Cicadas have existed on Planet Earth for at least 150–145 million years and have spread all over the world as a result. While there are cicada species out there that can be detrimental to agriculture, the 17-year individuals that will rise from the ground will only likely have light impacts on farming and other forms of vegetation. This happens because these plant species have evolved along with cicadas. For the most part, you’ll just find their casings stuck on trees everywhere, and a few large SPLATS on your windshield.
Cicada diet can vary depending on what stage in their lifecycle they are, but it mostly involves sucking something out of a plant’s root or stem.
Cicada Nymph Diet:
When cicadas are in the longest part of their lifecycle, they feed on the roots of plants where their parents deposited them so many years ago. This has little to no negative effects on the host plant other than a little bit of lost sap.
Adult Cicada Diet
As adults, they use their pointy mouthparts to suck the sap out of young twigs and woody shrubs, doing little to no damage to the plants they’re feeding on.
How to Fly Fish the 17-Year Cicada Hatch
Quite possibly the best and most exciting aspect of the cicada hatch for fly anglers is the fact that there really isn’t a game fish swimming that won’t take a crack at a chunky, struggling cicada on the surface. On a perfect day, you could land anything from trout to 20lb carp on cicada dry flies, meaning it’s really up to you to decide what fish you want to be fighting on the other end of your leader. All you’ll need to do is match your rod & reel setup with the species you intend to target, grab a handful of cicada flies, a leader, and some tippet, and you’re in for an epic (and deafening) day of dry fly action.
Luckily for all fly anglers out there, cicadas are notoriously bad flyers, which results in bugs hitting the surface hard, often putting up decent splashes. What does that mean for you? Well, it just means your casts don’t have to be perfect, and you can often size up tippet depending on the fish your casting to.
Once your fly hits the surface, you can give it some movement simulating one of these red-eyed buggers writhing on the surface, often a trigger for and fish looking up to come have a go at the insect nugget splashing overhead.
If you want to get really technical with your fishing spot selection look for the cicadas’ favorite trees to plant their eggs in. Trees like maples, oaks, willows, and ash are all favorites. If you find those, you’ll likely find these bugs in numbers as they gather to spawn and plant the foundation of the next 17-year brood.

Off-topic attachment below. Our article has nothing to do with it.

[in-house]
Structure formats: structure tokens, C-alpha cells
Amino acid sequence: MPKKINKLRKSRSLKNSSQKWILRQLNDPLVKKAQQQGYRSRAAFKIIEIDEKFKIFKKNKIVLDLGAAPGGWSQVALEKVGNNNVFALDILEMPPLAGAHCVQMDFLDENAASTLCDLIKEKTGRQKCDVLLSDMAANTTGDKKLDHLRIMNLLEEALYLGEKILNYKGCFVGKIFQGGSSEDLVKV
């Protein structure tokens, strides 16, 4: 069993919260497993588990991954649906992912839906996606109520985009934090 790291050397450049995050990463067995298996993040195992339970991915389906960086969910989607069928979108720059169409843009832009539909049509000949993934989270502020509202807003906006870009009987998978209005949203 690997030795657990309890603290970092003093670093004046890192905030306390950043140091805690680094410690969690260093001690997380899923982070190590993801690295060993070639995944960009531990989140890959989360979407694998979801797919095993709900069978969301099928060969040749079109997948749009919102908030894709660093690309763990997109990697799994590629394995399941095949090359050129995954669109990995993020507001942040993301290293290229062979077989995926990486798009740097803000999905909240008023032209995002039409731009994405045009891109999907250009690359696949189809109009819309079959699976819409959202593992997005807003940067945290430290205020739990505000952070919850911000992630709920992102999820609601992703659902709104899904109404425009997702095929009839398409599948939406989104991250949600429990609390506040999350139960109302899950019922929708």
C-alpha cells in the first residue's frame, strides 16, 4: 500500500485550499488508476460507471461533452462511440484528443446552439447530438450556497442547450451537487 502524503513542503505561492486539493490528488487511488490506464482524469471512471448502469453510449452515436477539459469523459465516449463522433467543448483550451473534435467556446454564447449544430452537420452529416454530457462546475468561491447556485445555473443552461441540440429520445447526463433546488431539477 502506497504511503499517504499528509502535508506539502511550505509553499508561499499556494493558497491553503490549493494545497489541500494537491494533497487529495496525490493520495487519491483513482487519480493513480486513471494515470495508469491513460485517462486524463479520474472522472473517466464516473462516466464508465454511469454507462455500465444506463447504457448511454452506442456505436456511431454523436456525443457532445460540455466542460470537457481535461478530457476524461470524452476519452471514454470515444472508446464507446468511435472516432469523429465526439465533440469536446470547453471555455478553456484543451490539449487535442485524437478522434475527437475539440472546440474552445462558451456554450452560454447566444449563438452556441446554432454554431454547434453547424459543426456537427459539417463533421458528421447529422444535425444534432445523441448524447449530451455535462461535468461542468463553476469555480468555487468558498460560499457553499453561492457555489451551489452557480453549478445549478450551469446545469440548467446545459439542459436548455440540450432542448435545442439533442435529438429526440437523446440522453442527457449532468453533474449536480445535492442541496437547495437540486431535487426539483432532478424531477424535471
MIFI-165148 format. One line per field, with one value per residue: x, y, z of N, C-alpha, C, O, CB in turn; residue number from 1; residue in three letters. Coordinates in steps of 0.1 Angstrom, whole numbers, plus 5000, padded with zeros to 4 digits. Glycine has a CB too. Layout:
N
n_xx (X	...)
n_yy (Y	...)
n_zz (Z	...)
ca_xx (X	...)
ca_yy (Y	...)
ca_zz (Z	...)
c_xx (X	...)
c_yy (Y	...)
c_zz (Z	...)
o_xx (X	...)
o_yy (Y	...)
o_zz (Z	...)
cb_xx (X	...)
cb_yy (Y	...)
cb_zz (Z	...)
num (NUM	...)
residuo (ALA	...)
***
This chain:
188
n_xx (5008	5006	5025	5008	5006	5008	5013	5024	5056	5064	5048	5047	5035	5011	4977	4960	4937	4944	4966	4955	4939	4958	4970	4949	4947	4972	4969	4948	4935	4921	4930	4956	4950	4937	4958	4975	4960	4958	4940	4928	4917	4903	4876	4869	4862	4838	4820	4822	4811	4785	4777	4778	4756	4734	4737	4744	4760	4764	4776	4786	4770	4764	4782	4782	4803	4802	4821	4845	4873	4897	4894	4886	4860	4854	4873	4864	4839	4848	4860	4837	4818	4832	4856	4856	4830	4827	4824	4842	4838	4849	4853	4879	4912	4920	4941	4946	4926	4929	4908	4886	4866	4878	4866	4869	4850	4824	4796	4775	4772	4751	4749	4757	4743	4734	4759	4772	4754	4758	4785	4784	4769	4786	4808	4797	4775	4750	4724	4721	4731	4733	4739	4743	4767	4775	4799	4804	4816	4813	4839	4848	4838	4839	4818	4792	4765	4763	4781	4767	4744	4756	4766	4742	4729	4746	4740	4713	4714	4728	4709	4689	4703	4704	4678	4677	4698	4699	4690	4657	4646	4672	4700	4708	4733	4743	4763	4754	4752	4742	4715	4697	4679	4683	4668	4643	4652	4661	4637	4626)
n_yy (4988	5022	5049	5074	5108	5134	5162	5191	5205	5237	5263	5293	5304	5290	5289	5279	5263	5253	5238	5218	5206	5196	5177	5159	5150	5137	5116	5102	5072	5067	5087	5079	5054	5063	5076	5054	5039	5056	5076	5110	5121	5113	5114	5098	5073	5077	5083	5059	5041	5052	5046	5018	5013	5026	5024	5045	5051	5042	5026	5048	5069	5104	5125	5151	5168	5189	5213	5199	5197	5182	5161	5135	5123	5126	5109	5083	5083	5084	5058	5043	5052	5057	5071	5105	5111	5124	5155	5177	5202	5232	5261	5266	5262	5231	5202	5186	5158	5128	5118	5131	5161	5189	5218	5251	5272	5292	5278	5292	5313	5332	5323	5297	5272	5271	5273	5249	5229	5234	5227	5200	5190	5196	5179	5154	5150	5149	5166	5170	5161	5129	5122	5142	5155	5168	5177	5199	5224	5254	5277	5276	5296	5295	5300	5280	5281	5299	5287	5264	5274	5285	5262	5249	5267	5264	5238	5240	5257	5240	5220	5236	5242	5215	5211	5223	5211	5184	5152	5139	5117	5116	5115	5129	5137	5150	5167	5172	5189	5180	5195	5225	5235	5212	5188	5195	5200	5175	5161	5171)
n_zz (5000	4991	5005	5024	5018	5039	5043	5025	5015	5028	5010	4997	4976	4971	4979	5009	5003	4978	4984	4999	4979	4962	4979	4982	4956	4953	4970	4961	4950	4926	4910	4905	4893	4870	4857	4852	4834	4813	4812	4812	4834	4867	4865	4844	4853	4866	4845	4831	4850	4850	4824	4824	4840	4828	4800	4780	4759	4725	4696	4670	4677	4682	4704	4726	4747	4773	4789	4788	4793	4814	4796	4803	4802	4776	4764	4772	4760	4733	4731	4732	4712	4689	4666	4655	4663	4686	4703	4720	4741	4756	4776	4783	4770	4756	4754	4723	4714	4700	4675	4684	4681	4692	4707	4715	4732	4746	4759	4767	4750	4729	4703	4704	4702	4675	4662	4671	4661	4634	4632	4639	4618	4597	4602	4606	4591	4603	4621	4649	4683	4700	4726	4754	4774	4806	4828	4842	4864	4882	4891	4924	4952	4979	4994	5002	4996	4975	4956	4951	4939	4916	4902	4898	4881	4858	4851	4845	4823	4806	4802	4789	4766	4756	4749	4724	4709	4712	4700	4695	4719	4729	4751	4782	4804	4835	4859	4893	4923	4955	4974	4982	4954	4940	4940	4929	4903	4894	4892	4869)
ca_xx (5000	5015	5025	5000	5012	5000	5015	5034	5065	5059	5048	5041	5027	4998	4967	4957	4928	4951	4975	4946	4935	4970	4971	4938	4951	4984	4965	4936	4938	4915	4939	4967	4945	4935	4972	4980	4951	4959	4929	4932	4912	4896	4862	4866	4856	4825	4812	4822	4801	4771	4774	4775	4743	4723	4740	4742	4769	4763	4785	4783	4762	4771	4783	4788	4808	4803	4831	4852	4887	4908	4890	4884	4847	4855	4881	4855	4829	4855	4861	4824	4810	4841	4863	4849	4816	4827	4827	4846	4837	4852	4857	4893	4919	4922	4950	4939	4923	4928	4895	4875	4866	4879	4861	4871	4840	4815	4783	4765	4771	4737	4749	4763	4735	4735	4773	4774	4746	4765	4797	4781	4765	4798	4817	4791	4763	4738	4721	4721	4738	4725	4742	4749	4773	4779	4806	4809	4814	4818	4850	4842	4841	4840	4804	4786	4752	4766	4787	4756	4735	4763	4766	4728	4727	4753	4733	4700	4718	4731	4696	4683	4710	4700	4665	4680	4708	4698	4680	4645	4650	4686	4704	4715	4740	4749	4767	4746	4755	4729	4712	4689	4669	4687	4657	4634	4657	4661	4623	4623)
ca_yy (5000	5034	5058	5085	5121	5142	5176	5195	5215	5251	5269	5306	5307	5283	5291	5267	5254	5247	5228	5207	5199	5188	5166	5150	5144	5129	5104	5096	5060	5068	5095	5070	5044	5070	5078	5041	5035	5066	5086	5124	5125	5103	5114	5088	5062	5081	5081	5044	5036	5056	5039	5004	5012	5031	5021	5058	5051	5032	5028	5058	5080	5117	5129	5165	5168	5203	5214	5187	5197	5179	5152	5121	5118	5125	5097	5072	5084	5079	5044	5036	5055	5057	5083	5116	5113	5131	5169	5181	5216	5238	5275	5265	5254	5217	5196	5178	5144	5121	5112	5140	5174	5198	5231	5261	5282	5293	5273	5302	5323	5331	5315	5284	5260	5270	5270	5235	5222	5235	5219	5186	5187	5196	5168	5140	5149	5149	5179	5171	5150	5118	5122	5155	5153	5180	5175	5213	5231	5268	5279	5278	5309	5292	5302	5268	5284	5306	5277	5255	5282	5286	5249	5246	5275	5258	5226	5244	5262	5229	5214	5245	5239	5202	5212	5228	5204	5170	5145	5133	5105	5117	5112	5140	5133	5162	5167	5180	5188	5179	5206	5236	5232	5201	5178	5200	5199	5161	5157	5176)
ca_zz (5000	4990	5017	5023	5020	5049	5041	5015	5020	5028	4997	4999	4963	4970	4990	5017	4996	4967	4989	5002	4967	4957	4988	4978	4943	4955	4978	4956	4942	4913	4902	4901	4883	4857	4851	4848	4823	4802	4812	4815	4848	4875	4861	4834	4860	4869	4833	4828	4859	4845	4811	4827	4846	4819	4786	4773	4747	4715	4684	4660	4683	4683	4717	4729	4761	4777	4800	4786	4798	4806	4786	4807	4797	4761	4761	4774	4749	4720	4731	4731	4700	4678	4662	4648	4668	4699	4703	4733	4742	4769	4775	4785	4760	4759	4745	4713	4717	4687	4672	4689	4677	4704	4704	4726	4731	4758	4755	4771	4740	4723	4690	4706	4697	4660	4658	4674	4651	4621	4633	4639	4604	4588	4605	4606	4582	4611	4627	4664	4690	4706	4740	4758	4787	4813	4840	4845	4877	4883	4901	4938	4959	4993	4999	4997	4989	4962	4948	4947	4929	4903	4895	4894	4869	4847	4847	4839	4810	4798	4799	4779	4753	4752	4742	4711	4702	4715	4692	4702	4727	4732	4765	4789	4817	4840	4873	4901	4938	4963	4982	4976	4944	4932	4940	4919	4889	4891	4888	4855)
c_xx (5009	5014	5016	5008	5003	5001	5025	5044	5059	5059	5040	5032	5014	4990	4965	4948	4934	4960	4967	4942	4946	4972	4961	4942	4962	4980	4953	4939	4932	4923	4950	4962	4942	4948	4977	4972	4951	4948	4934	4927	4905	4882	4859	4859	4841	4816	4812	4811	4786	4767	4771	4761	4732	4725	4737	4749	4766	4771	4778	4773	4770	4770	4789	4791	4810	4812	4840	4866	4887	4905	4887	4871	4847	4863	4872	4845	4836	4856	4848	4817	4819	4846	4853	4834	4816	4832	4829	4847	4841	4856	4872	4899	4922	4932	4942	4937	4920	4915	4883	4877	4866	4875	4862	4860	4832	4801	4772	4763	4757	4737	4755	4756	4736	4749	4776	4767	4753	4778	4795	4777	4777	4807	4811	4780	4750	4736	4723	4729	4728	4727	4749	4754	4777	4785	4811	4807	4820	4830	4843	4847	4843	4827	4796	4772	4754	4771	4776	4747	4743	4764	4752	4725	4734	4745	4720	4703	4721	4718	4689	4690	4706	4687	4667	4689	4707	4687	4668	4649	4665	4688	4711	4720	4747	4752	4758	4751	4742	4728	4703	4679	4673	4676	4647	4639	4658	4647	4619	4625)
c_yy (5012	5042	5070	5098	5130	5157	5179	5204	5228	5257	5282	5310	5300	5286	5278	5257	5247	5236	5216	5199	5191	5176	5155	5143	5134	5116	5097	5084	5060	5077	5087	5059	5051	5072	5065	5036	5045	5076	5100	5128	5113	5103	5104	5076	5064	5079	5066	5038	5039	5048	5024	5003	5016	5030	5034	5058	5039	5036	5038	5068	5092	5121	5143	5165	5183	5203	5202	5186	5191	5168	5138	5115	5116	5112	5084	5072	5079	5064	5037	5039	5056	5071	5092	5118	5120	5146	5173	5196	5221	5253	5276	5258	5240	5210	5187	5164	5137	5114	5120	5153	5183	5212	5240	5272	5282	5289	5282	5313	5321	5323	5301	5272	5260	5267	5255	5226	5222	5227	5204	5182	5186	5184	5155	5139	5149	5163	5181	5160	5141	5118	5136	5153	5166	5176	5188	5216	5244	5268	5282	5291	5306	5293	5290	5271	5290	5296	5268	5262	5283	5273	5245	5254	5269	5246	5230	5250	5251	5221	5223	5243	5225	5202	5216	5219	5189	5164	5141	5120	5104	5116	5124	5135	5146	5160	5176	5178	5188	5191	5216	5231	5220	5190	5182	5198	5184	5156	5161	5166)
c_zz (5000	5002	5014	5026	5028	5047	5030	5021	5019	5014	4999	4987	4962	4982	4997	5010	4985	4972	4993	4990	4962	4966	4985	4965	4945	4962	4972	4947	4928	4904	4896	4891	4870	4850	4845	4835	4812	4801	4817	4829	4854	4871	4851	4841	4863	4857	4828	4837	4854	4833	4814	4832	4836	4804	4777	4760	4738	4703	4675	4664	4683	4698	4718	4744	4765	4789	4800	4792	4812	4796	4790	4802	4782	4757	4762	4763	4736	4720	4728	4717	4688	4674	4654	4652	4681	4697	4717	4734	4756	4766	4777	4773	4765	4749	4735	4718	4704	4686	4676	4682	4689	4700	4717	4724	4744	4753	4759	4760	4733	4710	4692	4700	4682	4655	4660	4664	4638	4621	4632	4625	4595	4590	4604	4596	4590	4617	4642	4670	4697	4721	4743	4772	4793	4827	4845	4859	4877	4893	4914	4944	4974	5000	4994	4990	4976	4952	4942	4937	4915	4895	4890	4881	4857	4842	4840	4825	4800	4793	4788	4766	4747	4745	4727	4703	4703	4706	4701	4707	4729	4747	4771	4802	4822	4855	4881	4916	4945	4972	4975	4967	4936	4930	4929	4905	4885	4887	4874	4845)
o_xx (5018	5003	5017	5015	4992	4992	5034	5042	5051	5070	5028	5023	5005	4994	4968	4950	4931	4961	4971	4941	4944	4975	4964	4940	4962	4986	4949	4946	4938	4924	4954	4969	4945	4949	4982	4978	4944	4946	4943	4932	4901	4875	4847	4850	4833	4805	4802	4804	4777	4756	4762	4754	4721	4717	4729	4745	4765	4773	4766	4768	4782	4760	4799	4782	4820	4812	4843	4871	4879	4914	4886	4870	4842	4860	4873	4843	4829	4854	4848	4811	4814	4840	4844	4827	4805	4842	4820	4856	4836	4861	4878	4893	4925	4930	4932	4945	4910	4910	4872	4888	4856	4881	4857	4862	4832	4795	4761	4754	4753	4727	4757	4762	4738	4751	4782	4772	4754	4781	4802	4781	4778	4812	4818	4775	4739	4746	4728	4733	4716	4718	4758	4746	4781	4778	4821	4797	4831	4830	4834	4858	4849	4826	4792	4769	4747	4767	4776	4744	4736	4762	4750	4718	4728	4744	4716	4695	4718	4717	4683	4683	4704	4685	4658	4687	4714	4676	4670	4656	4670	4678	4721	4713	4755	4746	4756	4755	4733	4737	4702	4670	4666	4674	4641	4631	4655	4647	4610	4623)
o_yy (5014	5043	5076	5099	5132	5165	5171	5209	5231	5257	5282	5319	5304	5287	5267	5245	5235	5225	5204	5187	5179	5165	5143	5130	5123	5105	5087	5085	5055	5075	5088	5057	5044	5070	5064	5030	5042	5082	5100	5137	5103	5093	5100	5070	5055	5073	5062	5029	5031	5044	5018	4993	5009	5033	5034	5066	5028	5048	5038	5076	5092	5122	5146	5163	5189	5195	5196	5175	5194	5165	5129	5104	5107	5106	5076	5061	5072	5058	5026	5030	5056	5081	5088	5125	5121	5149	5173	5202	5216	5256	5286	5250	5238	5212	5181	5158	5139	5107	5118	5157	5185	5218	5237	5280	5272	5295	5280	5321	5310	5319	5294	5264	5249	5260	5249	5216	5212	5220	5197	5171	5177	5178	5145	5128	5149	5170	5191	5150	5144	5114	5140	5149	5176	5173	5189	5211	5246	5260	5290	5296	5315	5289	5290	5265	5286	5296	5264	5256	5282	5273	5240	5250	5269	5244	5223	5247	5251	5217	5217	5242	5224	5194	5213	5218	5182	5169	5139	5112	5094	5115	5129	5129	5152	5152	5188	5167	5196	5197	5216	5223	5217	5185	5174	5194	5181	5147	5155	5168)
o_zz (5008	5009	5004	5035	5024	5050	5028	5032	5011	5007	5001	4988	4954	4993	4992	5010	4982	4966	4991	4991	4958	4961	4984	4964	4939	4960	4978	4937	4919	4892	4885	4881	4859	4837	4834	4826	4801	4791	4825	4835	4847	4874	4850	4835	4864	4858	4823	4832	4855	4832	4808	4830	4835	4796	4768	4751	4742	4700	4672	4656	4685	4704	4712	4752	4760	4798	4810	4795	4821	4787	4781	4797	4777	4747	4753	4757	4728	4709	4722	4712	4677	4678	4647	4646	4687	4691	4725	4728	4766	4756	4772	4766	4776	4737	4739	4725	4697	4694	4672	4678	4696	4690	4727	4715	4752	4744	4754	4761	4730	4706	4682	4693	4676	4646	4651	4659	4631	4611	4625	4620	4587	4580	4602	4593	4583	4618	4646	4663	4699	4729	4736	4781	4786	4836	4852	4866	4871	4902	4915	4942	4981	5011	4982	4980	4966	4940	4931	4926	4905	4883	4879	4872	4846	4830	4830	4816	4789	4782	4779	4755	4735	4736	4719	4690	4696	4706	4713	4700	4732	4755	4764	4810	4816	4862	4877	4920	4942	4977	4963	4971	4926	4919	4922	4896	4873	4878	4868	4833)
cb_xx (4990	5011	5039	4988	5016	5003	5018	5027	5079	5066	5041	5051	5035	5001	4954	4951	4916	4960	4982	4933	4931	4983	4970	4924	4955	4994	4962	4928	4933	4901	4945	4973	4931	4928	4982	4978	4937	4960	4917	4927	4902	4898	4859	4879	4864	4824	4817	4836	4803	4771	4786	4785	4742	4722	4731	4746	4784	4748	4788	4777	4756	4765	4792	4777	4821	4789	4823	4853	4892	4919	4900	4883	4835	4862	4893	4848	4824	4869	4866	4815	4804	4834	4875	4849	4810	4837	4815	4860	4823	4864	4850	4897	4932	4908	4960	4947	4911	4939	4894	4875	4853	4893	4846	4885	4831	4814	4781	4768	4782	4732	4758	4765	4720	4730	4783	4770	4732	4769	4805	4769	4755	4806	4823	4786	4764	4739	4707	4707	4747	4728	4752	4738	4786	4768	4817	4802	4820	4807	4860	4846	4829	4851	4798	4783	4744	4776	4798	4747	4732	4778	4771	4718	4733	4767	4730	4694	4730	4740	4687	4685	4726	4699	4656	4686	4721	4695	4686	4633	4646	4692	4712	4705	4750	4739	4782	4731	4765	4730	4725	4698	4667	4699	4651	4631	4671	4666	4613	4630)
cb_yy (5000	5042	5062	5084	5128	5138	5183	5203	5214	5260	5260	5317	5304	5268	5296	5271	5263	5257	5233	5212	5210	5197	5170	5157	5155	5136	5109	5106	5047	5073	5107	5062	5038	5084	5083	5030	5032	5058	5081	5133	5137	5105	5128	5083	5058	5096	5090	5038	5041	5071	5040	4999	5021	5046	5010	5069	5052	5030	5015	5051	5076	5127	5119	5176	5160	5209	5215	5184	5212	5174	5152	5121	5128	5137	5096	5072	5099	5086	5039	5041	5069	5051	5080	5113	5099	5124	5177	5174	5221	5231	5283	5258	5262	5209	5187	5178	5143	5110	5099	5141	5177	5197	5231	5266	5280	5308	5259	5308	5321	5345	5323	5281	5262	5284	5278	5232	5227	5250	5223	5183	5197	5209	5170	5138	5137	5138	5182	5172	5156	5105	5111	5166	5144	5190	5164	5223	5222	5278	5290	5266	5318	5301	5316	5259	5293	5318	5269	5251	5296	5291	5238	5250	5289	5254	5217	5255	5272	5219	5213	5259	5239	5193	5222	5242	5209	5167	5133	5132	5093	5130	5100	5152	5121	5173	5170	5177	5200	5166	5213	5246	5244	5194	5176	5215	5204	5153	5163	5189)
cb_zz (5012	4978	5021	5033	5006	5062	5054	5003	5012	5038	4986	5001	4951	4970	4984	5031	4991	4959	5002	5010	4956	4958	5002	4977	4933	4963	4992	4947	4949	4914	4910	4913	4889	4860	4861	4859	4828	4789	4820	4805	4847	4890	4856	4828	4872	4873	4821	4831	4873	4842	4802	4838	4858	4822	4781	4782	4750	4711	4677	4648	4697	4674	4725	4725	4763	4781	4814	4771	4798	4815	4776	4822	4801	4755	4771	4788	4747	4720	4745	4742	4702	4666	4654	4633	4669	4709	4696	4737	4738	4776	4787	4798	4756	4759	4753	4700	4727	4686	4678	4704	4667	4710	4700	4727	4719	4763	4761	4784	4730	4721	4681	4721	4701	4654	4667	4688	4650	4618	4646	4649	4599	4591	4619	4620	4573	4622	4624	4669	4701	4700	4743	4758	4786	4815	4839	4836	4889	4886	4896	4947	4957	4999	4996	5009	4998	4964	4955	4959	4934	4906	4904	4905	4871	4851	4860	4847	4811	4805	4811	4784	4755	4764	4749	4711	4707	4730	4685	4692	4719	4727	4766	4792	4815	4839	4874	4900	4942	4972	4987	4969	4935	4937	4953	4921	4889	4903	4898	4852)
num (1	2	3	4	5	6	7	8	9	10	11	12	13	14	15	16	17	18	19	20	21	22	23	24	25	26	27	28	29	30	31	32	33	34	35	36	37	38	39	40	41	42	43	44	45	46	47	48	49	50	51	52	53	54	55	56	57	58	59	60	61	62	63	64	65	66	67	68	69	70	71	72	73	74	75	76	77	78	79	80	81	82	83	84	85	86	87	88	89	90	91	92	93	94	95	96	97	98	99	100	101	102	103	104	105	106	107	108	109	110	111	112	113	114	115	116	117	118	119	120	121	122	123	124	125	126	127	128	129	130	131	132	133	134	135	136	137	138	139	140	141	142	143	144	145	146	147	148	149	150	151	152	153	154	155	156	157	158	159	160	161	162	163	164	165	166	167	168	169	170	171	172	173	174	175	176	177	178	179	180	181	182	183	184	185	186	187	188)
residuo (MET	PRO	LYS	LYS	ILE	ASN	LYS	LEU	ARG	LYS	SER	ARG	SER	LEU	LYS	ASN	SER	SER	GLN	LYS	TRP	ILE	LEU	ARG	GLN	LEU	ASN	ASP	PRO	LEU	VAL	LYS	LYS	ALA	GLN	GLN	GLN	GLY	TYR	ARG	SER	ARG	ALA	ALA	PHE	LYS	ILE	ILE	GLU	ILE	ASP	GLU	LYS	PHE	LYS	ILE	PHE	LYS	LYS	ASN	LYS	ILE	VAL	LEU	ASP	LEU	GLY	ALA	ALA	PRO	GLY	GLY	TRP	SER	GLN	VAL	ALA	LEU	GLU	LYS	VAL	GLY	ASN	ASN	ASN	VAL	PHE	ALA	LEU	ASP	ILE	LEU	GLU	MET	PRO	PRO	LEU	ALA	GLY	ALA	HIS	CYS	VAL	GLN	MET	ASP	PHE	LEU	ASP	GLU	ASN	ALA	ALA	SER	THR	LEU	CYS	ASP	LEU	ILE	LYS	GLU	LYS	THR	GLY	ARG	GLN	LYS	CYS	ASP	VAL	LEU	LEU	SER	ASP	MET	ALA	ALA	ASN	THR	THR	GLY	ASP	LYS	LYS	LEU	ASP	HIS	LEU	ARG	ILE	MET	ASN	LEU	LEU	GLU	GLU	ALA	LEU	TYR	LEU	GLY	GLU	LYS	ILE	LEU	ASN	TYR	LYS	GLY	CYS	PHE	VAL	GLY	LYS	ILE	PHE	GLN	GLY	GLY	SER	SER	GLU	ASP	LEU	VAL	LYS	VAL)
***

The Best Cicada Fly Patterns
Cicada flies, like all fly patterns, come in countless sizes, forms, and variations, but what remains the same, is that they all feature heavy usage of foam. Since the periodical cicadas have orange and black bodies and wings, that will be your go-to color combo. Below we’ve featured some of our favorite fly patterns and how-to videos so you can get your dry fly box ready for the summer of Brood X. Just remember the Brood X bugs are going to be big, to make sure to tie these on big hooks!
George Daniel’s Must-Have Cicada Flies
The Pine Cone Cicada – Fly Fish Food
You can buy everything you need to tie the Pine Cone Cicada, here, from Fly Fish Food!
Curtis Fry’s Sickada
Project Cicada – Fly Fish Food
5 Fun Facts About Brood X
- When Brood X was last seen in May and June of 2004, “Yeah” by Usher feat. Lil John, “This Love” by Maroon 5, and “The Reason” by Hoobastank all topped the charts.
- Right before the first of brood x emerged in mid-May 2004, the final episode of Friends aired.
- Brood X will emerge this summer in 14 states.
- Cicadas are a popular delicacy in many countries, served dried or fried.
- 17-Year periodical cicadas are one of more than 3,000 species of cicada found on Earth.
If you’re looking for more information about cicadas than you probably need to know, give the website Cicada Mania a look. Although it looks like it was built when Brood X was last flying around in 2004, it has a wealth of fun facts and information about this year’s brood and the history of the bug itself!